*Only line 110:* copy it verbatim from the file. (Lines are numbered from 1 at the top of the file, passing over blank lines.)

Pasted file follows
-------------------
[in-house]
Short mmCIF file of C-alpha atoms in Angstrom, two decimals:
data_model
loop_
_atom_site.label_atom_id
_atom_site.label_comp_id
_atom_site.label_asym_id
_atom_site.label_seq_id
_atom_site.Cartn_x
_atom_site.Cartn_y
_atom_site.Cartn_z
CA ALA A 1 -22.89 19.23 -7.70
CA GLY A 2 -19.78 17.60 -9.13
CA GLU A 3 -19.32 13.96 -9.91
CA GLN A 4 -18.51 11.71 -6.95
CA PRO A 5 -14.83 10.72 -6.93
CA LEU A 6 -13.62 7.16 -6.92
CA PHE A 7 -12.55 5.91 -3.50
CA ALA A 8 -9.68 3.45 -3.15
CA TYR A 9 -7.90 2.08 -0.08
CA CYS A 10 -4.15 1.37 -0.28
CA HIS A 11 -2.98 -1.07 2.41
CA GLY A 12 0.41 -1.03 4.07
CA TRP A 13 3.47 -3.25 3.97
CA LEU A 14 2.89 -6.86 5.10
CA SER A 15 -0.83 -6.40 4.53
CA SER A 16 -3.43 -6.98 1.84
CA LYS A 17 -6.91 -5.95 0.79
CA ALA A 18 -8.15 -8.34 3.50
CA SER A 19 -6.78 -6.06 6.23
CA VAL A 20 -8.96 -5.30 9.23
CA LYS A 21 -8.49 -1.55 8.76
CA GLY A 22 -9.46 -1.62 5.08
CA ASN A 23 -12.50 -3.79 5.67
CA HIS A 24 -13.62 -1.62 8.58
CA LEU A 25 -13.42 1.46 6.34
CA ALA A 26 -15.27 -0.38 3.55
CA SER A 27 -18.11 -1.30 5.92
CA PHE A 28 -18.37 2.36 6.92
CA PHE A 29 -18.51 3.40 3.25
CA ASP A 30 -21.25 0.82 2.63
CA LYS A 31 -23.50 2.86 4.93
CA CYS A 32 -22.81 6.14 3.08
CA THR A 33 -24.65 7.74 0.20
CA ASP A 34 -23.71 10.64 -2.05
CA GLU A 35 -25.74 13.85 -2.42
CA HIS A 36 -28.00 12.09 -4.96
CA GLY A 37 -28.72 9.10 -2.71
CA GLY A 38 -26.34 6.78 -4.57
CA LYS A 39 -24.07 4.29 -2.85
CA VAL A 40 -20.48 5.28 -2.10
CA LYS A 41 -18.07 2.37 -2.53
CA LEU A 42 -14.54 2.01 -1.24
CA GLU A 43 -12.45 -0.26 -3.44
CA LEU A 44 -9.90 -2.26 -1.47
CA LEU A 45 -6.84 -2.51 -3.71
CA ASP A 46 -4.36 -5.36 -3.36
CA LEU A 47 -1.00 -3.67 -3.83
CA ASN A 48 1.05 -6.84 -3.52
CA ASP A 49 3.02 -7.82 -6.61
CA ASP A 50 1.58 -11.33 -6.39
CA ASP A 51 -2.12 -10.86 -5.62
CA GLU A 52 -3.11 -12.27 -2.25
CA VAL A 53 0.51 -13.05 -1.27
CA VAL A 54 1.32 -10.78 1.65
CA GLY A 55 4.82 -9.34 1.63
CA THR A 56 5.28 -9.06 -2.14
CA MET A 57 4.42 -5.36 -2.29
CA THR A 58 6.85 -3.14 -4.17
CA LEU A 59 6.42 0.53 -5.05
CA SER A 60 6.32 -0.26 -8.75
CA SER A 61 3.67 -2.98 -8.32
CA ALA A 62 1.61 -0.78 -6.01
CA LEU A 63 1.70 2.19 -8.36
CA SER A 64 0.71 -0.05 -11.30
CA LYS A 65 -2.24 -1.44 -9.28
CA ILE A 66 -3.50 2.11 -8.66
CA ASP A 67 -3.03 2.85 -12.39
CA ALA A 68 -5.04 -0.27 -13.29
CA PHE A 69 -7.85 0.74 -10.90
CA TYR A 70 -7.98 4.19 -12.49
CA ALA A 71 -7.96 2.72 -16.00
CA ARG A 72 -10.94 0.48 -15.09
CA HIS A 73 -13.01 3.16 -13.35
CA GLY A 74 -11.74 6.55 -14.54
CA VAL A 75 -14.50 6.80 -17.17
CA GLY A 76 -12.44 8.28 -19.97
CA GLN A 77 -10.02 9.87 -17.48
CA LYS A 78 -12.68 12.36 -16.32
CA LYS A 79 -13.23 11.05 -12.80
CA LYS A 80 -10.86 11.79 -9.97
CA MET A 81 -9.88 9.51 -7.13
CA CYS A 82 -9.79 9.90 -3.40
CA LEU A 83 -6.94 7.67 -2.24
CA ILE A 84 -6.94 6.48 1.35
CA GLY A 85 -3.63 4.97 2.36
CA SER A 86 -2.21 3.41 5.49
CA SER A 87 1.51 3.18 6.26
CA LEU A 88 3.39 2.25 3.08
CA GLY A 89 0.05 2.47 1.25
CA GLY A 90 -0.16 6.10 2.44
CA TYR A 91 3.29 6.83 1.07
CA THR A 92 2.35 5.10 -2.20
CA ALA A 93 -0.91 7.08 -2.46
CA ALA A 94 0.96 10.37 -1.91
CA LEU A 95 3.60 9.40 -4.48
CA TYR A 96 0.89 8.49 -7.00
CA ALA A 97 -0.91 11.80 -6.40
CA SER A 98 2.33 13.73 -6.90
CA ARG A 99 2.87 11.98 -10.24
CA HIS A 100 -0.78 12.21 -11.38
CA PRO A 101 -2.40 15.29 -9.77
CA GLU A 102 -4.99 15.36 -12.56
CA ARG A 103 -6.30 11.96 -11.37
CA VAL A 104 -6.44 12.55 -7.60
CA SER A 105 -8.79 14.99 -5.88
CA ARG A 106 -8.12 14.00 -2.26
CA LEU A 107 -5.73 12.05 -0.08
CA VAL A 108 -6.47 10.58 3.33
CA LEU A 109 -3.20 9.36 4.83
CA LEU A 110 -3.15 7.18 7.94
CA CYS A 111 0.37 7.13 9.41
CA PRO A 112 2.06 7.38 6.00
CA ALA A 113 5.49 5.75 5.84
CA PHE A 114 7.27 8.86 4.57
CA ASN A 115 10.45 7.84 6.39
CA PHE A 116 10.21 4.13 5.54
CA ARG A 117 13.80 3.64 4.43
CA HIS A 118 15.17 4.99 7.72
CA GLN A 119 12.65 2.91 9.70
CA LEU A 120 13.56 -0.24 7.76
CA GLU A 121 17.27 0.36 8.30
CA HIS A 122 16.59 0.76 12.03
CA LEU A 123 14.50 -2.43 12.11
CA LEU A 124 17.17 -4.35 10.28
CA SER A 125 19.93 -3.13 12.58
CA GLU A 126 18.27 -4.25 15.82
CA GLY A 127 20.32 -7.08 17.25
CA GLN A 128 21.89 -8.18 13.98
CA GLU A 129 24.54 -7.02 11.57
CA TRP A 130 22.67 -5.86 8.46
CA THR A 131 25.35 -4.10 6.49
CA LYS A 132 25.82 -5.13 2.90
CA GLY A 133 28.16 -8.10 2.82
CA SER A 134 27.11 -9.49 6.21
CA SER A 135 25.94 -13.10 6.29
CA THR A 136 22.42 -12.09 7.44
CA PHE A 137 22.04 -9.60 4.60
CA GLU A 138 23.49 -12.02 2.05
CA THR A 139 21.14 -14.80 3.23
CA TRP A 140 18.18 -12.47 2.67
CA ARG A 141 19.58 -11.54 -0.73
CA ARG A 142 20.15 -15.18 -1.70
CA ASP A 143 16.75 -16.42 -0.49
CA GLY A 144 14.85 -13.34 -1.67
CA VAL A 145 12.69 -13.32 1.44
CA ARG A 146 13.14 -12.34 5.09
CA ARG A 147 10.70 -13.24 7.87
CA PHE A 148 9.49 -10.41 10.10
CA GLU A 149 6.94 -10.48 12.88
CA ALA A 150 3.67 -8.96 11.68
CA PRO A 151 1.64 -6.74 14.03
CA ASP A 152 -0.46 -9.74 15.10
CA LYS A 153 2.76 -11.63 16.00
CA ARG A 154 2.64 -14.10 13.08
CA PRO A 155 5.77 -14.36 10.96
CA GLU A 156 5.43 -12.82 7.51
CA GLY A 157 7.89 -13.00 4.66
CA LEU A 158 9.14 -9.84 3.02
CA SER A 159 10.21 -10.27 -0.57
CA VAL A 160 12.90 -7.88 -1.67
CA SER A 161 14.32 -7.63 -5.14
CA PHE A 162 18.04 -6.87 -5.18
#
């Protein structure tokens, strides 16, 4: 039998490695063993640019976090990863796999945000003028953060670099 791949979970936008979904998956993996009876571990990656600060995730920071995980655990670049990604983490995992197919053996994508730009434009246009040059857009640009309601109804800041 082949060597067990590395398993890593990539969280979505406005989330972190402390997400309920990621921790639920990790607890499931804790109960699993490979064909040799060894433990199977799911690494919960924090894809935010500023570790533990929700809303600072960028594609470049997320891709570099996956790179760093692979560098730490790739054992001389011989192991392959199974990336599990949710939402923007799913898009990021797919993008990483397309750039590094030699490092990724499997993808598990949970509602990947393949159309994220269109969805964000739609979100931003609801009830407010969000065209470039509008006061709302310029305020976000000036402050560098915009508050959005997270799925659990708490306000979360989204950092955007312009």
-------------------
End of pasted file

CA ARG A 99 2.87 11.98 -10.24